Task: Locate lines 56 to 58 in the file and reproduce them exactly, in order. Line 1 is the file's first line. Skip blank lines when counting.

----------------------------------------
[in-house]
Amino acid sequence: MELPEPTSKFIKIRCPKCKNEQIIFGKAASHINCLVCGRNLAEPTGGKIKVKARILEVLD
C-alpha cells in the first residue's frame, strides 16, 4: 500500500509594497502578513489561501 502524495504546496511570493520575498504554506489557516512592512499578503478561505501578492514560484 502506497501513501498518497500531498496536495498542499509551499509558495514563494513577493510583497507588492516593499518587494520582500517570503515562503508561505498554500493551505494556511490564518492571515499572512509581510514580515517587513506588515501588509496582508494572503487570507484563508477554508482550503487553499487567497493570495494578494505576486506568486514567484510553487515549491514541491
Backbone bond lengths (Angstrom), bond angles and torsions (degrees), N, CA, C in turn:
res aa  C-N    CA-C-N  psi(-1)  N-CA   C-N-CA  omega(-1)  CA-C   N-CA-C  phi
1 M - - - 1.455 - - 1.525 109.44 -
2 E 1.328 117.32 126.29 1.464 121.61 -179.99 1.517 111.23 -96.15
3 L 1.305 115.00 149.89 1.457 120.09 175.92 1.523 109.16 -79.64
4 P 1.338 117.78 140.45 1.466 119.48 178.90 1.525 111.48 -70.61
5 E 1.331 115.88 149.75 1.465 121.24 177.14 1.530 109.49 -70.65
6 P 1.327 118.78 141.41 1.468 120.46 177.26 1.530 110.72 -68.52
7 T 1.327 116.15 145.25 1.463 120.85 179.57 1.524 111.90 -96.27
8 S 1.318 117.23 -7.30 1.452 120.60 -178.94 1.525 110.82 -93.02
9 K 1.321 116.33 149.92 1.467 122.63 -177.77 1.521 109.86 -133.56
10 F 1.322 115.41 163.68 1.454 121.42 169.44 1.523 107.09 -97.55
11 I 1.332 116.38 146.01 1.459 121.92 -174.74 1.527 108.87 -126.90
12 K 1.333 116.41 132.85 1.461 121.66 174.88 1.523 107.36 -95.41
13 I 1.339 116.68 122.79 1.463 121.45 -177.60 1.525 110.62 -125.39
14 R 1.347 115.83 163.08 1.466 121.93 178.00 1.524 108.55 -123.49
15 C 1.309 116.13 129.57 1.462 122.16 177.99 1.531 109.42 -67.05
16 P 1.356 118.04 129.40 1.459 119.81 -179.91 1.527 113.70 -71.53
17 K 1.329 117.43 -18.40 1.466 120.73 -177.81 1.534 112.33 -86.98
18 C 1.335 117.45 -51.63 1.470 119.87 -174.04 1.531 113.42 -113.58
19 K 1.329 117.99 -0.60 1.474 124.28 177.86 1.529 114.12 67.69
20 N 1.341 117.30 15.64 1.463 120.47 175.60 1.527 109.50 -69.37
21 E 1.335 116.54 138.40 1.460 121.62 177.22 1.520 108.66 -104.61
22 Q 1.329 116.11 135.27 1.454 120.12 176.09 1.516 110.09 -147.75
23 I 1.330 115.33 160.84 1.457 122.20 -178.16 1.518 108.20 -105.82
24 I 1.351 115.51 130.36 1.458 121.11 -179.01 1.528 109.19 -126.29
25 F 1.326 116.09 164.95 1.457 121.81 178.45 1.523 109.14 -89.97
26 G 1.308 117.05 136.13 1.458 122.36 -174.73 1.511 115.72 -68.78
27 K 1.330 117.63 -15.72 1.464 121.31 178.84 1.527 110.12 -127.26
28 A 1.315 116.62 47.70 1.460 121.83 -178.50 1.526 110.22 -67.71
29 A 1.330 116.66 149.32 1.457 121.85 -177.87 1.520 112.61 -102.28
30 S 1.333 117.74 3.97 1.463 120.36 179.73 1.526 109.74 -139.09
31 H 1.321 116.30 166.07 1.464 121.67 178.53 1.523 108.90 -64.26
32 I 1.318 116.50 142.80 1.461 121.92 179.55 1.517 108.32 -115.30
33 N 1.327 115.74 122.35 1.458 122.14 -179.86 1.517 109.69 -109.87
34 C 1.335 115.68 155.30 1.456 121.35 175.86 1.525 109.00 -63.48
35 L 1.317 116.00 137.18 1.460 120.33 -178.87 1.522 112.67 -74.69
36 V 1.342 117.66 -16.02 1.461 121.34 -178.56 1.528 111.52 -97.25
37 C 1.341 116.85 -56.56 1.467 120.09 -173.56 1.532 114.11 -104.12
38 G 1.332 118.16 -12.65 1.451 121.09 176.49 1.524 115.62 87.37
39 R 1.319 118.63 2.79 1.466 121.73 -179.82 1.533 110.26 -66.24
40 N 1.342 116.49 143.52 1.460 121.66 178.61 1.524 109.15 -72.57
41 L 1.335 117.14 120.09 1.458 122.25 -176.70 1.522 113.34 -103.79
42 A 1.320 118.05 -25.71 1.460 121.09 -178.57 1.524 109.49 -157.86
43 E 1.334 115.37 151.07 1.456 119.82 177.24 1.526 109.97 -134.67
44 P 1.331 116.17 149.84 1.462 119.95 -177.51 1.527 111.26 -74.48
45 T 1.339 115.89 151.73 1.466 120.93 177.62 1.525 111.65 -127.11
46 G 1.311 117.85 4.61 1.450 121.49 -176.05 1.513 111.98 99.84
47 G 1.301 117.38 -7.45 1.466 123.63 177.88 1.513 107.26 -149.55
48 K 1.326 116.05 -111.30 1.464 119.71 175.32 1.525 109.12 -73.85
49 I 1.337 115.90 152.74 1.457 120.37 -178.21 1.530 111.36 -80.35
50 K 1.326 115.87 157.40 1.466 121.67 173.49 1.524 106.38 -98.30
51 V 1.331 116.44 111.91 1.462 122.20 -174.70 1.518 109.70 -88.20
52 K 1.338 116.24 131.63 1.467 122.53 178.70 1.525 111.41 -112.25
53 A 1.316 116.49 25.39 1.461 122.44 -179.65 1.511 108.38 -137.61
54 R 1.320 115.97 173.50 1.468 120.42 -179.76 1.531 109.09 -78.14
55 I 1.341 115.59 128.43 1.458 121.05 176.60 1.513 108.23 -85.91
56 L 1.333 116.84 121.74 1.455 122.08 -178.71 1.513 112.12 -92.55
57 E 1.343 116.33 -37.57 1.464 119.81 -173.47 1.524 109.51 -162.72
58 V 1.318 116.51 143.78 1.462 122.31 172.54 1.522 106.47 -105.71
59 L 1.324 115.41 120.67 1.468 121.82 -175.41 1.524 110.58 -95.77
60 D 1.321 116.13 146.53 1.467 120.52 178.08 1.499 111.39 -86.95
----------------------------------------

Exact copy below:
51 V 1.331 116.44 111.91 1.462 122.20 -174.70 1.518 109.70 -88.20
52 K 1.338 116.24 131.63 1.467 122.53 178.70 1.525 111.41 -112.25
53 A 1.316 116.49 25.39 1.461 122.44 -179.65 1.511 108.38 -137.61